After Mandela: The Struggle for Freedom in Post-Apartheid South Africa by Douglas FosterA brutally honest expose, After Mandela provides a sobering portrait of a country caught between a democratic future and a political meltdown. Recent works have focused primarily on Nelson Mandelas transcendent story. But Douglas Foster, a leading South Africa authority with early, unprecedented access to President Zuma and to the next generation in the Mandela family, traces the nations entire post-apartheid arc, from its celebrated beginnings under Madiba to Thabo Mbekis tumultuous rule to the ferocious battle between Mbeki and Jacob Zuma. Foster tells this story not only from the point of view of the emerging black elite but also, drawing on hundreds of rare interviews over a six-year period, from the perspectives of ordinary citizens, including an HIV-infected teenager living outside Johannesburg and a homeless orphan in Cape Town. This is the long-awaited, revisionist account of a country whose recent history has been not just neglected but largely ignored by the West.
Freedom is not Free 3 - Eps 3: Freedom of Expression
Mabulu appears to be a chronic attention seeker who uses graphic sexual imagery to make vague political statements. His latest painting shows Jacob Zuma raping former president Nelson Mandela. But the response has been one of shock but little outrage, and certainly nothing on the scale of what we saw when Zapiro drew his latest rape cartoon.
South Africa in uproar over painting of president in sex act with Mandela
Although former president Jacob Zuma might come to mind when controversial artworks of South African leaders are mentioned, late statesman Nelson Mandela has also seen his fair share of provocative depictions. Business Insider reported this is almost double the highest price his work has ever achieved. The buyer has chosen to stay anonymous. The Night Watch! Damaso had done a series of portraits of Mandela but this one had the ANC up in arms.
By Darren Boyle for MailOnline. A South African artist has caused outrage over a controversial painting which shows Nelson Mandela involved in a sex act with the current scandal-hit president Jacob Zuma. Artist Ayanda Mabulu said his painting is meant to show how scandal-plagued President Jacob Zuma has violated the hopeful legacy of Mandela, the anti-apartheid leader who became South Africa's first black president after the end of white minority rule in Thousands of South Africans have protested against Zuma in recent weeks after his dismissal of a widely respected finance minister increased concerns about government corruption. Zuma has denied any wrongdoing. A South African artist has caused outrage over this painting featuring Nelson Mandela involved in a sex act with the nation's current president Jacob Zuma. The Nelson Mandela foundation said it respects the artist's freedom of expression but described the painting as deplorable in a statement following the image's release.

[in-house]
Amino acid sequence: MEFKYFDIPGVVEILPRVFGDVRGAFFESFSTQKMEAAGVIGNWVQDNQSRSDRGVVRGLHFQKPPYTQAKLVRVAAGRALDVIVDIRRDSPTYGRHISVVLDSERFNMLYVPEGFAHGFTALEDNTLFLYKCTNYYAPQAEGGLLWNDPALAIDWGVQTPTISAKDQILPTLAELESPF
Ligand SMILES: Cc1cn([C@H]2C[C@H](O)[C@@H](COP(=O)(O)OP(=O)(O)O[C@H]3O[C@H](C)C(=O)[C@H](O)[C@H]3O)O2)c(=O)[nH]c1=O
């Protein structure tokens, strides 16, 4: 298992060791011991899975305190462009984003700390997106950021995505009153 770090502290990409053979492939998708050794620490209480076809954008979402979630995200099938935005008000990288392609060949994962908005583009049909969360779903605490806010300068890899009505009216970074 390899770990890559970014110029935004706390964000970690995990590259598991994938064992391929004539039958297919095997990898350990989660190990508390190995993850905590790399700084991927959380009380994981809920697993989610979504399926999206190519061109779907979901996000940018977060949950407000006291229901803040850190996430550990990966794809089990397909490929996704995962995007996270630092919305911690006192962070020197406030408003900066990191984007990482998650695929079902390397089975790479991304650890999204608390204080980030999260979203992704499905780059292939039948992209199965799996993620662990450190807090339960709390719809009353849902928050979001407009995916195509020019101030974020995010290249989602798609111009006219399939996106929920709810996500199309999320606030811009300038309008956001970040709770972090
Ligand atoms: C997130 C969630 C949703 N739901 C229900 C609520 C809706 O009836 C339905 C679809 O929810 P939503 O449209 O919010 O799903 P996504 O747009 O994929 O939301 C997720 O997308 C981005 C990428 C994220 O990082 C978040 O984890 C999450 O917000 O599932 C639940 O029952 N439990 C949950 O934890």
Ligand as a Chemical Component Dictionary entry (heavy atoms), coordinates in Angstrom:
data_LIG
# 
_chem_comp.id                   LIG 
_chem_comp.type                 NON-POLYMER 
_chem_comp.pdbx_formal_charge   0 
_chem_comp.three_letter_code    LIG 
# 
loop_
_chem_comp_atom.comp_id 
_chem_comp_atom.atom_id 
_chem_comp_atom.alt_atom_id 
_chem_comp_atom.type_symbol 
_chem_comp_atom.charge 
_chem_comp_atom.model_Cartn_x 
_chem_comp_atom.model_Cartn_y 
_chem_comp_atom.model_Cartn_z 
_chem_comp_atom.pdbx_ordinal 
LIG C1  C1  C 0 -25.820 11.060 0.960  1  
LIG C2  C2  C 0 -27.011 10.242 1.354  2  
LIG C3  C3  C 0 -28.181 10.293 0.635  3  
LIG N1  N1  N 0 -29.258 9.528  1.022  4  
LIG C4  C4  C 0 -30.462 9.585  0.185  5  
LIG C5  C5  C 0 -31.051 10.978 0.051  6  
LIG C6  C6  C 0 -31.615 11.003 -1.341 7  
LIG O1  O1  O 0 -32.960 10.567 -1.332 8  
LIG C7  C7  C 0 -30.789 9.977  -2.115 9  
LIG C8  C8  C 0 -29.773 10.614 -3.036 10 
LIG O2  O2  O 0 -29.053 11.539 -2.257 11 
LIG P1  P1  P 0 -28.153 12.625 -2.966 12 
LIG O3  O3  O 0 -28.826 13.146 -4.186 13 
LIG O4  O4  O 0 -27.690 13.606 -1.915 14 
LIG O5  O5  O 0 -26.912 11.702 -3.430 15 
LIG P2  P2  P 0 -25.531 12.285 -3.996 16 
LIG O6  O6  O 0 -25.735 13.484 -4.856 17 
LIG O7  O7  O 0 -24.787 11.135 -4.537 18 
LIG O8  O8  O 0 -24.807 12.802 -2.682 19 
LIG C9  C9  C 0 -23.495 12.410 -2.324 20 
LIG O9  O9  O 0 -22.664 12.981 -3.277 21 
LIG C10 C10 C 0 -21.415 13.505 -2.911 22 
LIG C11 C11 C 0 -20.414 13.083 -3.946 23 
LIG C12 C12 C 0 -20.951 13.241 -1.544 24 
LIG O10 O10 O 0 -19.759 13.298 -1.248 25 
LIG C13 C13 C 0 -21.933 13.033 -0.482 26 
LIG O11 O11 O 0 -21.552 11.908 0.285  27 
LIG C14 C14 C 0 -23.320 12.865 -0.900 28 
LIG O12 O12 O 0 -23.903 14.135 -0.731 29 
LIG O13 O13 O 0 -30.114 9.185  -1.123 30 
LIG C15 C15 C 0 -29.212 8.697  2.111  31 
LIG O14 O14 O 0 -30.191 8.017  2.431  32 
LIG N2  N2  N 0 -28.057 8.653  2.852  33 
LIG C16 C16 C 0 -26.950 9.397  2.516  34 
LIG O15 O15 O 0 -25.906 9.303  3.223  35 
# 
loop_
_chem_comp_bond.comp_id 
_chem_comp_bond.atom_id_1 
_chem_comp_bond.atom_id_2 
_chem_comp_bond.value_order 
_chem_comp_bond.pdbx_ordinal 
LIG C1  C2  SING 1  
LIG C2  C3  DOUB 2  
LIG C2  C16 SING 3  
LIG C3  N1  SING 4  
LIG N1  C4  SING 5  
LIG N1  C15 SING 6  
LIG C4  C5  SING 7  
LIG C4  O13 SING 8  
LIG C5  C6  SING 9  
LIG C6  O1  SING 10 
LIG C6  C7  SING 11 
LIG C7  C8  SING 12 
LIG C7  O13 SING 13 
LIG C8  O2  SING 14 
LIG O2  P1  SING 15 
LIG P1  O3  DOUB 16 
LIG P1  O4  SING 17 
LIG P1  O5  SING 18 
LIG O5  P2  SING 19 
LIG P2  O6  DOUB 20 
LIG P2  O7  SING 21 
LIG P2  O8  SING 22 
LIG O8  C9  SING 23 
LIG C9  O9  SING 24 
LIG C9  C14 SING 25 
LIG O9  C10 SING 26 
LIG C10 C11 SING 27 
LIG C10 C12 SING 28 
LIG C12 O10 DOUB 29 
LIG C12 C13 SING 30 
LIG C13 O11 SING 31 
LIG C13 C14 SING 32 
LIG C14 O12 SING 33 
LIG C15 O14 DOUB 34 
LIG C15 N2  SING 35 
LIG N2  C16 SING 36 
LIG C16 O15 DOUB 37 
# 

Say what you will about Jacob Zuma, but our former president has been a constant source of artistic inspiration throughout his reign. The consistently controversial artist almost broke the internet last year with a lewd depiction of Zuma and Mandela having sex. The installation was removed by the mall's security team and the matter handed over to the police. Read the full story here. Some people defended it on the grounds of free of speech, while others insisted that it played into stereotypes about black masculinity. It features a group of protesters holding up a banner that reads "Respect the President's Penis Now".
Outrage over 'grotesque' painting showing South Africa's President Zuma 'raping' Nelson Mandela
Mabulu says Zuma has betrayed the hopeful legacy of Mandela, the anti-apartheid leader who became South Africa's first black president after the end of white minority rule in The Nelson Mandela Foundation said Thursday that it respects Mabulu's freedom of expression but finds the painting "distasteful. The ruling African National Congress party made a similar statement while calling the work "grotesque. World globe An icon of the world globe, indicating different international options. Search icon A magnifying glass. It indicates, "Click to perform a search".
Antonio Brown says he's done with the NFL. Thousands of South Africans have protested against Zuma in recent weeks after his dismissal of a widely respected finance minister increased concerns about government corruption. Zuma has denied any wrongdoing. Some people criticized Zapiro for alleged insensitivity to rape victims. He paid back some money after the Constitutional Court ruled against him last year. Zuma also continues to face occasional protests over his acquittal for rape 10 years ago. Read Next.
Ayanda Mabulu poses in front of his controversial painting on exhibit at Constitution Hill. Picture: Tracy Lee Stark. Mabulu has on numerous occasions painted the president engaged in sexual activity, previously with members of the controversial Gupta family. No matter what message he may want to send to President Zuma and the African National Congress, we view his work as crossing the bounds of rationality to degradation, exploiting the craft of creative art for nefarious ends. More concerning is his callous abuse of our icon, the late founding president of democratic South Africa. Accordingly, the ANC reserves its right to seek recourse through the criminal justice system as well as the institutions set up to promote and protect the fundamental human rights of all in South Africa. Our task must be to confront and challenge delinquency, masquerading as art, that does nothing to strengthen our moral fibre or the values our society holds dear.